Peter Ward

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Triple jump

06 April 2018

Today marks the next stage in boosting the retirement prospects of workers across the nation.

Millions of people who have been automatically enrolled into a workplace pension will see their contributions triple from today, as the government attempts to persuade the population to save more for retirement.

Workers who have been ‘auto-enrolled’ into their employer’s pension plan have only been required to pay a minimum contribution of 1% of their qualifying earnings, with their employer paying the same amount. However, individuals must now pay a minimum of 3% (2.4% plus basic rate tax relief), while employers must contribute at least 2%. This takes the overall minimum contribution rate to 5%.

Automatic enrolment has been highly successful in helping to get more people saving: more than three quarters of workers are now contributing to a workplace pension, up from 55% in 2012, before the policy kicked in.1

However, the small initial contributions have had very little impact on employees’ take-home pay.  With the minimum employee contribution rising to 3%, the worry is that workers could start to opt out as they see more of their pay packet going towards their pension.

Those opting out would not only lose the valuable employer contribution, but also the tax relief. Figures suggest the decision could make the difference between receiving more than £18,000 a year in retirement, or as little as £1,000, on top of the State Pension.2

Nevertheless, even those who remain opted in may not be able to build up an adequate pension. By 2019 the overall minimum contribution rate will rise to 8%, but that is still far below the required level for a decent retirement for most people.

“Minimum contributions are still relatively modest and nowhere near enough to ensure a comfortable retirement, so most people should actually look at paying more than the minimum if they can," says Ian Price, divisional director at St. James’s Place.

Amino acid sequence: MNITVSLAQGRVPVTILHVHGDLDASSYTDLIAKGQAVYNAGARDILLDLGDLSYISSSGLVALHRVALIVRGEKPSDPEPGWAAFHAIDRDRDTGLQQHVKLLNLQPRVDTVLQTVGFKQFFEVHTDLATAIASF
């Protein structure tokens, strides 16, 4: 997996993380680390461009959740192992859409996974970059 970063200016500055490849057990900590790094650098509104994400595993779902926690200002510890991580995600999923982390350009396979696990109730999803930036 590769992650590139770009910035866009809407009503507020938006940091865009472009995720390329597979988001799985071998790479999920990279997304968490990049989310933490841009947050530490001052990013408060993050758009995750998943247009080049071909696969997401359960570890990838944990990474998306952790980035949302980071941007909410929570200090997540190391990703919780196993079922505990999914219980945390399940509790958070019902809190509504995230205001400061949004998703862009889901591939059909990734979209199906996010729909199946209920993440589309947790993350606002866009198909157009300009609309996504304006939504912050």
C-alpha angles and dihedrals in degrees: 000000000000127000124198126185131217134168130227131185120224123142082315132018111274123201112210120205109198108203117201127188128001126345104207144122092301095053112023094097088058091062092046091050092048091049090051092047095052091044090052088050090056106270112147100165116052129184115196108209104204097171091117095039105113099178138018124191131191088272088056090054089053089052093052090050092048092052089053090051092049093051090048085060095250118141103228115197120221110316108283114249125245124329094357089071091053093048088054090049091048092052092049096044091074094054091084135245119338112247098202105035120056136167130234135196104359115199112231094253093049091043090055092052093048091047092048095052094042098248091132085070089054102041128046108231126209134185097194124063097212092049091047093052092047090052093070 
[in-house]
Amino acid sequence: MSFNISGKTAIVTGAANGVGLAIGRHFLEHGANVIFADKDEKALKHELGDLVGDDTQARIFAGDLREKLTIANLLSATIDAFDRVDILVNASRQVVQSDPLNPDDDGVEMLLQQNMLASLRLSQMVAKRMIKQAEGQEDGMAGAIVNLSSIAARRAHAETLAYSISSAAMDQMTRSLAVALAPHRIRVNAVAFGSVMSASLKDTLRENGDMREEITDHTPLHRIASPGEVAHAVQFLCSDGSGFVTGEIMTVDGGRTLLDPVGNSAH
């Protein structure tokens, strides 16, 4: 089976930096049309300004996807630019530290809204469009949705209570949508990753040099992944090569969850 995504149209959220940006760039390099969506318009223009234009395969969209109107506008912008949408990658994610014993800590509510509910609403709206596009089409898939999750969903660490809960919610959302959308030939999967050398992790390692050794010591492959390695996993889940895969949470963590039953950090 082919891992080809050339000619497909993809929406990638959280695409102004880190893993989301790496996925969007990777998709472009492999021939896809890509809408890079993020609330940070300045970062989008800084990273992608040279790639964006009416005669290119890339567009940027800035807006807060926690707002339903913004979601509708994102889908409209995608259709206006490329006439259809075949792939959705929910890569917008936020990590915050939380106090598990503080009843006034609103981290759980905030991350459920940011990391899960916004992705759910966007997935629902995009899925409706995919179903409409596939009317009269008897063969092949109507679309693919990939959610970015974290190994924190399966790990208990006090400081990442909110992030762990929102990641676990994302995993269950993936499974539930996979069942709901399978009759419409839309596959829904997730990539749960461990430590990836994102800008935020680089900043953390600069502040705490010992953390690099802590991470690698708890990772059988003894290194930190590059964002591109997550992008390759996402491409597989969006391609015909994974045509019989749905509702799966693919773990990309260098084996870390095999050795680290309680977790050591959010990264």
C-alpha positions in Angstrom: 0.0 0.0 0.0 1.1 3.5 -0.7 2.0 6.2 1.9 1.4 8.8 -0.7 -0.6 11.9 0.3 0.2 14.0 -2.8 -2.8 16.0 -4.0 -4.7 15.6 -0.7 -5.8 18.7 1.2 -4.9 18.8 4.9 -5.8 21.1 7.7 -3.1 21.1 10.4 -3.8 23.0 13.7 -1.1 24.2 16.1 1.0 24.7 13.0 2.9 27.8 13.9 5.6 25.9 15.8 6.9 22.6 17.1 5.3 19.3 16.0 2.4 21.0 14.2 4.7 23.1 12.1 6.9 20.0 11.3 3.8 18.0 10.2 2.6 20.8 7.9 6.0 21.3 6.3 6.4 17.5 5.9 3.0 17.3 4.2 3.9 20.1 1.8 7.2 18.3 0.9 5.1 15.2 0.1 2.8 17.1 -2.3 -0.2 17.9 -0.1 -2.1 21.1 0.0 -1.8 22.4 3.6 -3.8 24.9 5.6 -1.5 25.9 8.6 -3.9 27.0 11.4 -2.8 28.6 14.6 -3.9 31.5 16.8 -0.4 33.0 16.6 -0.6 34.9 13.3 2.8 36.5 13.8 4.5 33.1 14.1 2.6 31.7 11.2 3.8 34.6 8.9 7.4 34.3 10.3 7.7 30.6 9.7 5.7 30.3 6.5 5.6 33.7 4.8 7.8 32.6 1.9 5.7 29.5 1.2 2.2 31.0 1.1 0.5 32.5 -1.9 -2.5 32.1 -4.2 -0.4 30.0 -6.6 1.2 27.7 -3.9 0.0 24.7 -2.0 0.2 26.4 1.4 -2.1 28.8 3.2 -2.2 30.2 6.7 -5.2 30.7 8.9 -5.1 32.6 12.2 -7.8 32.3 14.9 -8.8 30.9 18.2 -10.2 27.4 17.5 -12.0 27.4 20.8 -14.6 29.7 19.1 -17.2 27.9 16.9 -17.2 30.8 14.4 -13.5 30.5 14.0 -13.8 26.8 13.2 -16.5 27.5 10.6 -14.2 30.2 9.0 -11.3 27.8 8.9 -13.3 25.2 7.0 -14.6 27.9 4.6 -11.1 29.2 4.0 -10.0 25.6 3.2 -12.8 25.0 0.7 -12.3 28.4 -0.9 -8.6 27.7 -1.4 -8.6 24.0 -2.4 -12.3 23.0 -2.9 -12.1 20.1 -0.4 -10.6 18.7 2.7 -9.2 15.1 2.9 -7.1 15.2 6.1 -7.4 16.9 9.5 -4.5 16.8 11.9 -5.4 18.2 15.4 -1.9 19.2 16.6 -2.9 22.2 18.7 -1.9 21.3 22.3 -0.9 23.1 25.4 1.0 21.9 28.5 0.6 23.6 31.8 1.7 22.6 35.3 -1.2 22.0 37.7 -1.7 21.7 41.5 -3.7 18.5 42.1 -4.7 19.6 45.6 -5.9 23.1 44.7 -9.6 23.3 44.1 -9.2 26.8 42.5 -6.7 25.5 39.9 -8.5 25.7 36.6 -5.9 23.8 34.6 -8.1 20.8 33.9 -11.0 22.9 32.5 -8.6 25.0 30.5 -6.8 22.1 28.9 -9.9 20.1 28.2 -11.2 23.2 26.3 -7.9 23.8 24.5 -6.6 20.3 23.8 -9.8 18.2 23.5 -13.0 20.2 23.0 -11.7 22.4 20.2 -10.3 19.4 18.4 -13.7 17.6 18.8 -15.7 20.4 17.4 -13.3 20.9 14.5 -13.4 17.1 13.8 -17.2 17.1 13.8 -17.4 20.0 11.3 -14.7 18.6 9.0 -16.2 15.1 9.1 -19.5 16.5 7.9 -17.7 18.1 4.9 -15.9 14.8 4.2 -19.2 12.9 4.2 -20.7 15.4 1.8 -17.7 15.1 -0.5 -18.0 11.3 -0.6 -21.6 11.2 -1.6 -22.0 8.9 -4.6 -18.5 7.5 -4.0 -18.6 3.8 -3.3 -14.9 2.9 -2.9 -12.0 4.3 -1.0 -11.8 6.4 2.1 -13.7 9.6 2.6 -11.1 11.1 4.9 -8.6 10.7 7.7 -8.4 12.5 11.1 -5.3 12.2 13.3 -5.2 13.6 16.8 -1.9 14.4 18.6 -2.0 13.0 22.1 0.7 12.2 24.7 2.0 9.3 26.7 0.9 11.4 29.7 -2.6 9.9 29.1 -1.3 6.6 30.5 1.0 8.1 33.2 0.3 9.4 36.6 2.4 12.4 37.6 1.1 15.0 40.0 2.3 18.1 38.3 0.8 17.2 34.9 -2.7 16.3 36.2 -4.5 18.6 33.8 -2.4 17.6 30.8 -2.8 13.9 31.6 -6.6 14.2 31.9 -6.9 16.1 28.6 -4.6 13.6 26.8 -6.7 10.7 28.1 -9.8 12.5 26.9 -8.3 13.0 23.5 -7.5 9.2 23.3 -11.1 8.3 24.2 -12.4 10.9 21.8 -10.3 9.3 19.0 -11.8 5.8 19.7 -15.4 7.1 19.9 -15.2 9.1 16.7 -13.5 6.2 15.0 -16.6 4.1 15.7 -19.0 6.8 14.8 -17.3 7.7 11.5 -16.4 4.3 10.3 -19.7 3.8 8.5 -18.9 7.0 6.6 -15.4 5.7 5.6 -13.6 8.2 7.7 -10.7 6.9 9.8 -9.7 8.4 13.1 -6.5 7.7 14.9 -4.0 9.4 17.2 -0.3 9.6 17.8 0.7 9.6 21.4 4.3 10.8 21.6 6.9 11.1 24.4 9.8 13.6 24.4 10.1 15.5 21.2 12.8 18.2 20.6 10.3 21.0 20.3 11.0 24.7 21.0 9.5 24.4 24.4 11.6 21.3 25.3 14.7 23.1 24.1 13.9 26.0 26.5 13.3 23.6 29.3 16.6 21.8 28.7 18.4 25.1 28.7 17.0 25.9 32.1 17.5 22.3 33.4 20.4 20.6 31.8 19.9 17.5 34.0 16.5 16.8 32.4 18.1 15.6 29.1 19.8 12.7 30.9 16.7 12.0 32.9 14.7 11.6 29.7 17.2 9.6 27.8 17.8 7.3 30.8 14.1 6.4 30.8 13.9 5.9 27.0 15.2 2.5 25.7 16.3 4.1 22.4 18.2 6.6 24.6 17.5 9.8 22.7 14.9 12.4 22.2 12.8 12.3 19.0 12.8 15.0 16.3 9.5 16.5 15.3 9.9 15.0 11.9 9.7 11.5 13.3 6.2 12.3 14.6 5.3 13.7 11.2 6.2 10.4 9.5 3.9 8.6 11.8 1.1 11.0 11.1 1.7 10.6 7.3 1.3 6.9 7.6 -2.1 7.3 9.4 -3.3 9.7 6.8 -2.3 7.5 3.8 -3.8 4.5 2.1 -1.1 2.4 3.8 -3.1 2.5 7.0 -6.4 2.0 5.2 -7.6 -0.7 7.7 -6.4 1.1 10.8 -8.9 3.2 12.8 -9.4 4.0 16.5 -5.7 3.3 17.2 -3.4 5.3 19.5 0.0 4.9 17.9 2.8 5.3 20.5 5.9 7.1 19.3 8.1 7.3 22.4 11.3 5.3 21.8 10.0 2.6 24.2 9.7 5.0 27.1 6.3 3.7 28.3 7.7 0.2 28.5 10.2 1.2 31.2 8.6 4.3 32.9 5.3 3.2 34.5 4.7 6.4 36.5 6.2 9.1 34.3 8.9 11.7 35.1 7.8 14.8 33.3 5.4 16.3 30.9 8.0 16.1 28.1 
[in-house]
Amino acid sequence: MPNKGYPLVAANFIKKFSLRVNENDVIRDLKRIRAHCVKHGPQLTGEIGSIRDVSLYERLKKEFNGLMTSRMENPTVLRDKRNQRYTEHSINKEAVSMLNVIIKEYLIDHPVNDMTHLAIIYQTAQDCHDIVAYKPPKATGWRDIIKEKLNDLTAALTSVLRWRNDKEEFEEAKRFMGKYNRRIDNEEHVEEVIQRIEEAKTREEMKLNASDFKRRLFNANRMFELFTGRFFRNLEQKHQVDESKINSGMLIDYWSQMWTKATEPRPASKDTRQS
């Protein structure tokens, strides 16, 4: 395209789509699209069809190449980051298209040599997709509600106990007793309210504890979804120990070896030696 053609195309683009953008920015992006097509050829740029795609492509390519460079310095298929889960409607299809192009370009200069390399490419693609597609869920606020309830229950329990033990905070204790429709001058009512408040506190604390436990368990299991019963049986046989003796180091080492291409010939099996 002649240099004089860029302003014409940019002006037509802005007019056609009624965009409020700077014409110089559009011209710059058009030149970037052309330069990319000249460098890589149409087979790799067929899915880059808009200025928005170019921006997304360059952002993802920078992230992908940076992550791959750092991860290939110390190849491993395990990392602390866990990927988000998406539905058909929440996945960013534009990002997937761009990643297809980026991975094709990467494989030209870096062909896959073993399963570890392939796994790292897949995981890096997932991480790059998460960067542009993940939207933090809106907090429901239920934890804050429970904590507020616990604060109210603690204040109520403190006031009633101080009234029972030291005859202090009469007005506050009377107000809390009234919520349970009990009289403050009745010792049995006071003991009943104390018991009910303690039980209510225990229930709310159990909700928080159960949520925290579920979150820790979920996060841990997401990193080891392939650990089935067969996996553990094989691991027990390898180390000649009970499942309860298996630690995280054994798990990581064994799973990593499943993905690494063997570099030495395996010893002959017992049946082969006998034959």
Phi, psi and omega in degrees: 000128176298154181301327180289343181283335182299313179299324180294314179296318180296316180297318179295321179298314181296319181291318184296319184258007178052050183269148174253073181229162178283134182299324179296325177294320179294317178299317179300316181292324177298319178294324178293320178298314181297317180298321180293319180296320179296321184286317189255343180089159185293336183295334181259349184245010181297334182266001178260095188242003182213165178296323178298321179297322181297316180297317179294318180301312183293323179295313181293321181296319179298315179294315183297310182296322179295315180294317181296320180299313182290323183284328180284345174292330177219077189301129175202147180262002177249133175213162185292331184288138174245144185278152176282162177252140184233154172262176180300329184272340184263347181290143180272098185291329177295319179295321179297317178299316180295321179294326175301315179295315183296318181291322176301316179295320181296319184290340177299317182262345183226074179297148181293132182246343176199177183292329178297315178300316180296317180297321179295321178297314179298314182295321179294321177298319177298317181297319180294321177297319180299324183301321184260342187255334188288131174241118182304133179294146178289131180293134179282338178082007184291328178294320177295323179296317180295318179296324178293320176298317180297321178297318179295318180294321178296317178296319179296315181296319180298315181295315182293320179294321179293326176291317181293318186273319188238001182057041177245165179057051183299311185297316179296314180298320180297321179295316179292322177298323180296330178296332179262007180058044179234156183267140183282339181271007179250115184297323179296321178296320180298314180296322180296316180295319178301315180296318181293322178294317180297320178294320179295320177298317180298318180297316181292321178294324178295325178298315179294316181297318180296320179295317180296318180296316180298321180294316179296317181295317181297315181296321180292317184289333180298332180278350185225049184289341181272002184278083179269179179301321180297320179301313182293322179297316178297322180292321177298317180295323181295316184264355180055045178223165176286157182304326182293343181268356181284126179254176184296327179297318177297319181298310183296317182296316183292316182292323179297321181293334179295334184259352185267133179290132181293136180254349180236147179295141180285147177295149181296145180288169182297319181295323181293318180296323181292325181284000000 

“There are also vast swathes of the population, such as the self-employed, who are locked out of auto-enrolment. These groups will benefit from early and ongoing financial planning and guidance,” he says.

Giant leap

More than nine million people have been automatically enrolled into a workplace pension, many of them women saving for the first time. It is estimated that 3.6 million women are newly saving, or saving more, as a result of the legislation.3

“Thanks to automatic enrolment, future generations of women will enjoy the same retirement provision as men and will have the opportunity to reap the benefits of a good private income,” says Guy Opperman, Parliamentary Under Secretary of State for Pensions and Financial Inclusion.

“This will significantly improve incentives for many of the 632,000 women with multiple jobs, such as mothers fitting work around childcare, and people with caring responsibilities.”

Nevertheless, despite the progress in recent years, women still lag behind men when it comes to saving for retirement.

“On average, women will still end up with much smaller pensions than men. This is because they still earn less on average, they are more likely to work for firms who are contributing at the legal minimum, and they are more likely to spend periods out of paid work with caring responsibilities when little or nothing is going into their pensions,” says former pensions minister Steve Webb.

“Much more needs to be done to put women on a level playing field when it comes to workplace pensions,” he adds.

Considering women will likely take career breaks for childcare, and the fact that life expectancy for women is now 834, means they arguably have the most to gain from financial advice.

Significantly, data shows that women with access to professional financial advice have a significantly bigger pot size of around £125,000 compared to those earning a similar salary and who are unadvised.5

 

The value of an investment with St. James's Place will be directly linked to the performance of the funds selected and may fall as well as rise.  You may get back less than the amount invested.

The level and bases of taxation, and reliefs from taxation, can change at any time. The value of any tax relief depends on individual circumstances.

 

1 Department for Work and Pensions, Automatic Enrolment Review 2017: Analytical Report, December 2017

2 www.bbc.co.uk, 19 March 2018

Department for Work and Pensions, Automatic Enrolment Review 2017: Maintaining the Momentum, December 2017

4 National Life Tables, Office for National Statistics, September 2017

5 Data from Pension Monster, January 2018

 

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